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Influence Of Urea On The Cherry Leaf Spot Pathogen, Blumeriella Jaapii, And On Microorganisms In Decomposing Cherry Leaves
Published 2006 · Biology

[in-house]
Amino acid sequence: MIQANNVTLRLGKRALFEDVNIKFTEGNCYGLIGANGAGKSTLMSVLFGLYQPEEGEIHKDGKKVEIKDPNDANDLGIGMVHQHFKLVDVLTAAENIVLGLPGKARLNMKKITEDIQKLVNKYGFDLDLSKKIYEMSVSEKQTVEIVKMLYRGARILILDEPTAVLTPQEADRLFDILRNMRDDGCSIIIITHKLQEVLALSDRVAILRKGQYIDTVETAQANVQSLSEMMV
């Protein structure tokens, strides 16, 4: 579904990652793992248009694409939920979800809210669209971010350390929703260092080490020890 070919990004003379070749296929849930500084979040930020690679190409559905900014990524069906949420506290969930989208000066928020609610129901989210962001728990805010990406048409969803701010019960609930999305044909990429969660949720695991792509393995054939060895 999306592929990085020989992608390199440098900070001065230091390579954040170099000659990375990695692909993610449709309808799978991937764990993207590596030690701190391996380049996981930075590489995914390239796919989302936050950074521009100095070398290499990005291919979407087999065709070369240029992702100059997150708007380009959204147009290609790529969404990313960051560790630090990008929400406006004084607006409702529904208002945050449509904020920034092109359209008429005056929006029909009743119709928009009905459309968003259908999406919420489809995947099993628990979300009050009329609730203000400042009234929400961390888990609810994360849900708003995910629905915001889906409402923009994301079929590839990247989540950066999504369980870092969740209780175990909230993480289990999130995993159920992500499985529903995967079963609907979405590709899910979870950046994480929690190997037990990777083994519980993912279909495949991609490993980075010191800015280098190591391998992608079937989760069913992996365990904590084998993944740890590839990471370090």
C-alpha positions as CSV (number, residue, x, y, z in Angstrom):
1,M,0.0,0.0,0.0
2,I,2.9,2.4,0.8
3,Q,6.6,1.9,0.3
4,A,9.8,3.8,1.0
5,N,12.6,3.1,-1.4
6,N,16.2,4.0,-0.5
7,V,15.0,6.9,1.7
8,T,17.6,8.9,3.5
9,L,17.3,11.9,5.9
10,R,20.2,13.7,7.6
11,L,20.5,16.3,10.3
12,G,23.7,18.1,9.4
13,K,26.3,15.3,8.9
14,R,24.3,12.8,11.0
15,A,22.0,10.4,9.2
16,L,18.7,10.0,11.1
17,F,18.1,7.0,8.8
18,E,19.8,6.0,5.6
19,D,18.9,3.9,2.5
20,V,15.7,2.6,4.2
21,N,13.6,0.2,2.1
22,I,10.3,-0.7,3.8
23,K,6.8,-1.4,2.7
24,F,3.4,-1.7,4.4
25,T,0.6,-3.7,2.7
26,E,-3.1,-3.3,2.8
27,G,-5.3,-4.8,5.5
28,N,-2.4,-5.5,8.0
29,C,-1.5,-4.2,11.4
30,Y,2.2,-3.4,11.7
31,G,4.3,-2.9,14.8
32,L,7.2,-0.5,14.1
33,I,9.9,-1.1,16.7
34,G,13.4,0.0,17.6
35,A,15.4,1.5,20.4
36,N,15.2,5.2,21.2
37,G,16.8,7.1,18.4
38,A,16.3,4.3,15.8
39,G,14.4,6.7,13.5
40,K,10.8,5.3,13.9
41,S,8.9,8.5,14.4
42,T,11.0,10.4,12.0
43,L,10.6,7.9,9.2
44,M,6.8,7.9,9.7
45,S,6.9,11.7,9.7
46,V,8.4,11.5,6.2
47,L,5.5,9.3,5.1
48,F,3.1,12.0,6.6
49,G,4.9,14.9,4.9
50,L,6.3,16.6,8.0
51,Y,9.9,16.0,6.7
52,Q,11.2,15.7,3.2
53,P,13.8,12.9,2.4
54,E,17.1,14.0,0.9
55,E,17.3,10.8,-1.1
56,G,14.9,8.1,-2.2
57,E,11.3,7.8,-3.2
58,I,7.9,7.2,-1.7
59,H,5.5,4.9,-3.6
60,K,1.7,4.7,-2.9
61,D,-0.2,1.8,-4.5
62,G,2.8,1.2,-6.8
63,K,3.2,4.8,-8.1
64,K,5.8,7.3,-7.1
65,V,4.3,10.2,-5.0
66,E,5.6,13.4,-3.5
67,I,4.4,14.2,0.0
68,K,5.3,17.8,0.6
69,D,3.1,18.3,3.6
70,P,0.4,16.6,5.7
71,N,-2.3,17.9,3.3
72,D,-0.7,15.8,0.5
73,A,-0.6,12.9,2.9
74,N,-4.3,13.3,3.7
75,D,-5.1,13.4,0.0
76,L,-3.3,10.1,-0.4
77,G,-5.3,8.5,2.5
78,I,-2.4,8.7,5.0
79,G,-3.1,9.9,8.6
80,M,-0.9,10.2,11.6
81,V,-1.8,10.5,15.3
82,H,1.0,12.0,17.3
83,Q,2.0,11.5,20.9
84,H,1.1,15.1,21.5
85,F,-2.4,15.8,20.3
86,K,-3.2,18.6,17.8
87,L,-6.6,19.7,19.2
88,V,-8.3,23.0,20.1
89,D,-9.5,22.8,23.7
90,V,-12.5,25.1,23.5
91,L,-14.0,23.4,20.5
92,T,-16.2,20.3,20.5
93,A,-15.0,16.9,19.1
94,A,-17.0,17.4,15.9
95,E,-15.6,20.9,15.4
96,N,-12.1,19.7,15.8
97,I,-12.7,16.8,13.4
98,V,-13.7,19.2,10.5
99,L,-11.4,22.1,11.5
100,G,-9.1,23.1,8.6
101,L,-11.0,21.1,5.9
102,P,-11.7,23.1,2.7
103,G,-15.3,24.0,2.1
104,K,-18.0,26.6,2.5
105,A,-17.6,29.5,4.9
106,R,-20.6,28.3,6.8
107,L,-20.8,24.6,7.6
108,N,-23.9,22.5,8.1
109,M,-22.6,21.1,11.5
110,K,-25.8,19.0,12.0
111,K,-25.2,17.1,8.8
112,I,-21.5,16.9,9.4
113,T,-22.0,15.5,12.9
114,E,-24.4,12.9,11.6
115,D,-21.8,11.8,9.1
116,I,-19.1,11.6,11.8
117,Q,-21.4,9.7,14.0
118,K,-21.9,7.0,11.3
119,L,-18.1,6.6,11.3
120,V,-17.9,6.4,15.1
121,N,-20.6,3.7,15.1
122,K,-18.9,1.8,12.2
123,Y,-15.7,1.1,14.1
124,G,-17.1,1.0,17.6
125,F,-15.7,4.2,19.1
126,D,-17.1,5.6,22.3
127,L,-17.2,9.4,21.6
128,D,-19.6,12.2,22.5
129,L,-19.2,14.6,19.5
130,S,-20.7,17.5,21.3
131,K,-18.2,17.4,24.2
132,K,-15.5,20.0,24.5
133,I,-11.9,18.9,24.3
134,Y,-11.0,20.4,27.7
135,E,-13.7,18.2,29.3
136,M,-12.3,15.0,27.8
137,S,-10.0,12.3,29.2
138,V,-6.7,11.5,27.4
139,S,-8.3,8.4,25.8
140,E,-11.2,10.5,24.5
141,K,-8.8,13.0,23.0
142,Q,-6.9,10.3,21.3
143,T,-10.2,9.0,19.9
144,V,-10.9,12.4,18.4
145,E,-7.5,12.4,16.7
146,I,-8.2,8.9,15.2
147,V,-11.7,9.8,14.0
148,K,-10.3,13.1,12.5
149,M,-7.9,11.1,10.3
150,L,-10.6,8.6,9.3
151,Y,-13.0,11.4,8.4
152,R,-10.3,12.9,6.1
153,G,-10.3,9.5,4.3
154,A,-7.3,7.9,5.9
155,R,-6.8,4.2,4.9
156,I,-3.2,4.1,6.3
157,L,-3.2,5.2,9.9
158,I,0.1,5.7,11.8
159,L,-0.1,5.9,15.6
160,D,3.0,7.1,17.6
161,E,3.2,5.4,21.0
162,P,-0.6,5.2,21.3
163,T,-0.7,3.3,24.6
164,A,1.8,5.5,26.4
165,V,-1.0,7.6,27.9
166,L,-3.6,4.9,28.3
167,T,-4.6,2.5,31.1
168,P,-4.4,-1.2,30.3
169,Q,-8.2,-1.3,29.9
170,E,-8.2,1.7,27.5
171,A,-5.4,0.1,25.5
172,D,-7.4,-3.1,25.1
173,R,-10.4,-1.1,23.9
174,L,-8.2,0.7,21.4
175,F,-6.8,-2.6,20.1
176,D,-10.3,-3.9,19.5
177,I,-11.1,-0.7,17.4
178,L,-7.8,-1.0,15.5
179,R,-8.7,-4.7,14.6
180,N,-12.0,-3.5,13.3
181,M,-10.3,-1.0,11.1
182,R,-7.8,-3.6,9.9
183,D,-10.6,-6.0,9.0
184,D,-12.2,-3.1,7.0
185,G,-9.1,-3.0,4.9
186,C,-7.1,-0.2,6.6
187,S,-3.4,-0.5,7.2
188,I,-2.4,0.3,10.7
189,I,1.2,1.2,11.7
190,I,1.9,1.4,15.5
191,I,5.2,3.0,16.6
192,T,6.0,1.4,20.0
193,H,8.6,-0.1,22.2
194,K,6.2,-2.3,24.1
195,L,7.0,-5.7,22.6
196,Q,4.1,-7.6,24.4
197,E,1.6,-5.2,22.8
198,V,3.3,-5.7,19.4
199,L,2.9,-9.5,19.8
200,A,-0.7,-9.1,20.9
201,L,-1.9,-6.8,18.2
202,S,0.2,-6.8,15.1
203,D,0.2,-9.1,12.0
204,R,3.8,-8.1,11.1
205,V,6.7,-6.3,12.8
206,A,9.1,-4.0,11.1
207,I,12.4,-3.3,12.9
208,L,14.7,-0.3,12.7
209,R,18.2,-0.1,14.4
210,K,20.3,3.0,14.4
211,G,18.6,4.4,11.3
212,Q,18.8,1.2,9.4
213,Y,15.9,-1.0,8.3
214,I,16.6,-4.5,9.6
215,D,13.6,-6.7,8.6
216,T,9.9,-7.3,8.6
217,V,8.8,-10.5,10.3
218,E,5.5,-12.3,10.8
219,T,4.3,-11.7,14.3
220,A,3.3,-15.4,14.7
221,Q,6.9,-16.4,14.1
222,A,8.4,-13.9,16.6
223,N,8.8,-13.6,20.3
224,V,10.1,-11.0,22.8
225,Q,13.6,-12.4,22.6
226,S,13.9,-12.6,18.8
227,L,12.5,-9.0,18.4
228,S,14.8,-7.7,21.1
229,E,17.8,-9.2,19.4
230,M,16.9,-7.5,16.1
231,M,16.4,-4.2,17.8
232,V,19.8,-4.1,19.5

Growth chamber and orchard experiments were carried out to clarify the response of the cherry leaf spot pathogen, Blumeriella jaapii, and microorganisms in the leaf litter to two levels of urea (2.5% or 5%) applied post leaf fall to sour cherry leaves. In general, urea application reduced the development of B. jaapii measured as biomass by quantitative PTA-ELISA in the leaf litter and spore counting in the spring and increased the overall microbial biomass (measured with biomarker phospholipid fatty acids (PLFAs)) and fungal activity (assessed as β-N-acetylglucosaminidase activity). The biomass increase of all groups of microorganisms in the litter generally began immediately after application of urea and, with the notable excepts of B. jaapii and Gram-negative bacteria containing the biomarker PLFA cyclo17:0, continued after the ammonia and pH levels had stabilized to levels similar to the control leaves approximately 10 days later. Application of 2.5% urea increased the biomass of most groups of saprotrophic microorganisms and accelerated litter decomposition to a higher extent than application of 5% urea and during the first week after treatment applications the 5% urea level inhibited the total microbial biomass. This may be ascribed to ammonia toxicity as 5% urea resulted in a markedly higher ammonia elevation than 2.5% urea, the first week after application. From then onwards in both the 2.5% and 5% treatments the fungal and Gram-positive communities benefited from a lowered C:N ratio, increasing their activities approximately 2 times compared to a water-treated control. Inhibition of B. jaapii coincided with the period of urea breakdown in which elevated levels of ammonia and leaf pH were measured in the treated leaves. This period lasted for approximately 10 days after which the biomass of B. jaapii in the treated leaves continued to decrease at a slow but faster rate than in the untreated leaves. Our results indicate that the urea application caused an elevation in leaf pH and ammonia levels, which together with an acceleration in litter decomposition, adversely affected the saprotrophic growth of B. jaapii, leading to reduced production of ascospores and winter-conidia the following spring.